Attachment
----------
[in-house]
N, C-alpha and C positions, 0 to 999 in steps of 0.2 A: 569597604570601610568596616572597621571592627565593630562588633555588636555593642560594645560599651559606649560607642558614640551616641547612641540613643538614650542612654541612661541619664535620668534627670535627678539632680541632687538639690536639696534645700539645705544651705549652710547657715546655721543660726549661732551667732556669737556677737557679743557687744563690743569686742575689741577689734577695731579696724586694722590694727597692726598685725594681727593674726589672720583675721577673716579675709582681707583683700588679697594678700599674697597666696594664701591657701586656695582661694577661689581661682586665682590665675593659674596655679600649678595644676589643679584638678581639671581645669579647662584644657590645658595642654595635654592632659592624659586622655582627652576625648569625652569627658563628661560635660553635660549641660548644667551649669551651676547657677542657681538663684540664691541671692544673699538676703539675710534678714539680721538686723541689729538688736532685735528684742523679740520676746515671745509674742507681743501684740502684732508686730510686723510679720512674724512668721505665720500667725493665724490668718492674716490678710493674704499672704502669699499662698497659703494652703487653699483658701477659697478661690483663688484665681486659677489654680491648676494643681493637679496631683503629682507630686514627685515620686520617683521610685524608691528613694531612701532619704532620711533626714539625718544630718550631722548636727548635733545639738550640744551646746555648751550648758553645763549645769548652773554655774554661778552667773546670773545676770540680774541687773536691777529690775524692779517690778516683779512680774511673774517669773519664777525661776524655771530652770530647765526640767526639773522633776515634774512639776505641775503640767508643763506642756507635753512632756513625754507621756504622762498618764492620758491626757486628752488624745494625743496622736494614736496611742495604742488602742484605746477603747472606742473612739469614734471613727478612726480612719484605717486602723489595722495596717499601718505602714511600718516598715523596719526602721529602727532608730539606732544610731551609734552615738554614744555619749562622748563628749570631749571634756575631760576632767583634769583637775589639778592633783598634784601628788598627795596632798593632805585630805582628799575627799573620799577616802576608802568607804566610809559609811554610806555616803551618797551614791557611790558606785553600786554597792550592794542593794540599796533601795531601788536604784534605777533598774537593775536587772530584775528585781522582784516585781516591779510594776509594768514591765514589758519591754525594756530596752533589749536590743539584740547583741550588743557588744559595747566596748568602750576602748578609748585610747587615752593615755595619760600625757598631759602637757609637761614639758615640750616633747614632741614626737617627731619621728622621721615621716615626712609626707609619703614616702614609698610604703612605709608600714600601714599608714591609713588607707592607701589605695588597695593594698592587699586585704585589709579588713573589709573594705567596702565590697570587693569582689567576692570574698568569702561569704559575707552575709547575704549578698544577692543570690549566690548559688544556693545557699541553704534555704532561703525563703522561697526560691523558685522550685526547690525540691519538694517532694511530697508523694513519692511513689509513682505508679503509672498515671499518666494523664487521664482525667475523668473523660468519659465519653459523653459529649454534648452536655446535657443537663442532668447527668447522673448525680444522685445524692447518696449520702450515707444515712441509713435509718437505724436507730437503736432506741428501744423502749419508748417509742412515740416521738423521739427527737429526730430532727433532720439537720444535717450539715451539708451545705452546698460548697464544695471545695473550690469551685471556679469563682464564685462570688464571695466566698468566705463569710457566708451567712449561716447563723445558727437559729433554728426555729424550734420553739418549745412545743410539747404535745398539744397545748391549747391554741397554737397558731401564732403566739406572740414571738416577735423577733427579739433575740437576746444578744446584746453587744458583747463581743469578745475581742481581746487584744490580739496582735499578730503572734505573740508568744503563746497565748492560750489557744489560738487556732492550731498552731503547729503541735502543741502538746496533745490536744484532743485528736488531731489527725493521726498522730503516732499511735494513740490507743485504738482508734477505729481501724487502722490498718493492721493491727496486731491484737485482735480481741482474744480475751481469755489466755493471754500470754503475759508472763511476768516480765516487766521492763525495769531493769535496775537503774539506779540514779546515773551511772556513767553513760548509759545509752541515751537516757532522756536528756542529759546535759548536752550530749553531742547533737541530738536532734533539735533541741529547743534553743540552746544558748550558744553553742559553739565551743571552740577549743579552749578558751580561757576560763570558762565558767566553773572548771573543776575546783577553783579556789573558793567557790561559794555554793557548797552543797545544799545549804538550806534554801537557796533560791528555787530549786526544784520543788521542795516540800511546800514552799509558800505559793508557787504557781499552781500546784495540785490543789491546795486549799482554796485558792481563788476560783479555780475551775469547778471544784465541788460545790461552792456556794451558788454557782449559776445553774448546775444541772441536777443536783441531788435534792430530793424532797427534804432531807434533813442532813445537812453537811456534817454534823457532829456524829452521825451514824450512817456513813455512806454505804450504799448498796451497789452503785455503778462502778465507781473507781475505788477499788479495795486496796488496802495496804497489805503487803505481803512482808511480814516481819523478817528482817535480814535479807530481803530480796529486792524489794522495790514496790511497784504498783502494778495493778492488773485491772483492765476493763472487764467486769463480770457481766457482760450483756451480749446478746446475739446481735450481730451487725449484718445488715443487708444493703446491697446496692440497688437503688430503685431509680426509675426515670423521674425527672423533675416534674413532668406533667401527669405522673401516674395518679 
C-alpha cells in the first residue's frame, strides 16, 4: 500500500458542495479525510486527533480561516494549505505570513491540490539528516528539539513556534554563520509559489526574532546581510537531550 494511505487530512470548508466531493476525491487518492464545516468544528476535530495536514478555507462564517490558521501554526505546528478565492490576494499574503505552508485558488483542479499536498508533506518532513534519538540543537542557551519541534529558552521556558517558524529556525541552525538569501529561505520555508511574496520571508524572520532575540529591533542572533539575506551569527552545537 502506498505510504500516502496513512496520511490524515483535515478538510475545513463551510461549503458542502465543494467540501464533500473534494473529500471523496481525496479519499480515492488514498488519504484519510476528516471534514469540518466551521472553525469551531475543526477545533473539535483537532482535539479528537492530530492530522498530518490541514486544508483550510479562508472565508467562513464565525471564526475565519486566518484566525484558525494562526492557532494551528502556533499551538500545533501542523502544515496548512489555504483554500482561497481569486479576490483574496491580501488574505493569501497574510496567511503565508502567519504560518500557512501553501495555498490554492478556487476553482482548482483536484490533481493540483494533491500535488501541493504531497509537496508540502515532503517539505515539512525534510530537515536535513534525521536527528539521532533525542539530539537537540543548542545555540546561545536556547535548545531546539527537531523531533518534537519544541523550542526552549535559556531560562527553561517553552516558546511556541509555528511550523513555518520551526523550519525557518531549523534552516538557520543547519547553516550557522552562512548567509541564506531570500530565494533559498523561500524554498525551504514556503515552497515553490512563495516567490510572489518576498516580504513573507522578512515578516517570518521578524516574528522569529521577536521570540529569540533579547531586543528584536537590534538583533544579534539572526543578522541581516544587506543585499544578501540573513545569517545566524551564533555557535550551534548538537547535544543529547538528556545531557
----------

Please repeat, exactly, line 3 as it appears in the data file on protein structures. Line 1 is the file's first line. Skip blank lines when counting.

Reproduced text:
C-alpha cells in the first residue's frame, strides 16, 4: 500500500458542495479525510486527533480561516494549505505570513491540490539528516528539539513556534554563520509559489526574532546581510537531550 494511505487530512470548508466531493476525491487518492464545516468544528476535530495536514478555507462564517490558521501554526505546528478565492490576494499574503505552508485558488483542479499536498508533506518532513534519538540543537542557551519541534529558552521556558517558524529556525541552525538569501529561505520555508511574496520571508524572520532575540529591533542572533539575506551569527552545537 502506498505510504500516502496513512496520511490524515483535515478538510475545513463551510461549503458542502465543494467540501464533500473534494473529500471523496481525496479519499480515492488514498488519504484519510476528516471534514469540518466551521472553525469551531475543526477545533473539535483537532482535539479528537492530530492530522498530518490541514486544508483550510479562508472565508467562513464565525471564526475565519486566518484566525484558525494562526492557532494551528502556533499551538500545533501542523502544515496548512489555504483554500482561497481569486479576490483574496491580501488574505493569501497574510496567511503565508502567519504560518500557512501553501495555498490554492478556487476553482482548482483536484490533481493540483494533491500535488501541493504531497509537496508540502515532503517539505515539512525534510530537515536535513534525521536527528539521532533525542539530539537537540543548542545555540546561545536556547535548545531546539527537531523531533518534537519544541523550542526552549535559556531560562527553561517553552516558546511556541509555528511550523513555518520551526523550519525557518531549523534552516538557520543547519547553516550557522552562512548567509541564506531570500530565494533559498523561500524554498525551504514556503515552497515553490512563495516567490510572489518576498516580504513573507522578512515578516517570518521578524516574528522569529521577536521570540529569540533579547531586543528584536537590534538583533544579534539572526543578522541581516544587506543585499544578501540573513545569517545566524551564533555557535550551534548538537547535544543529547538528556545531557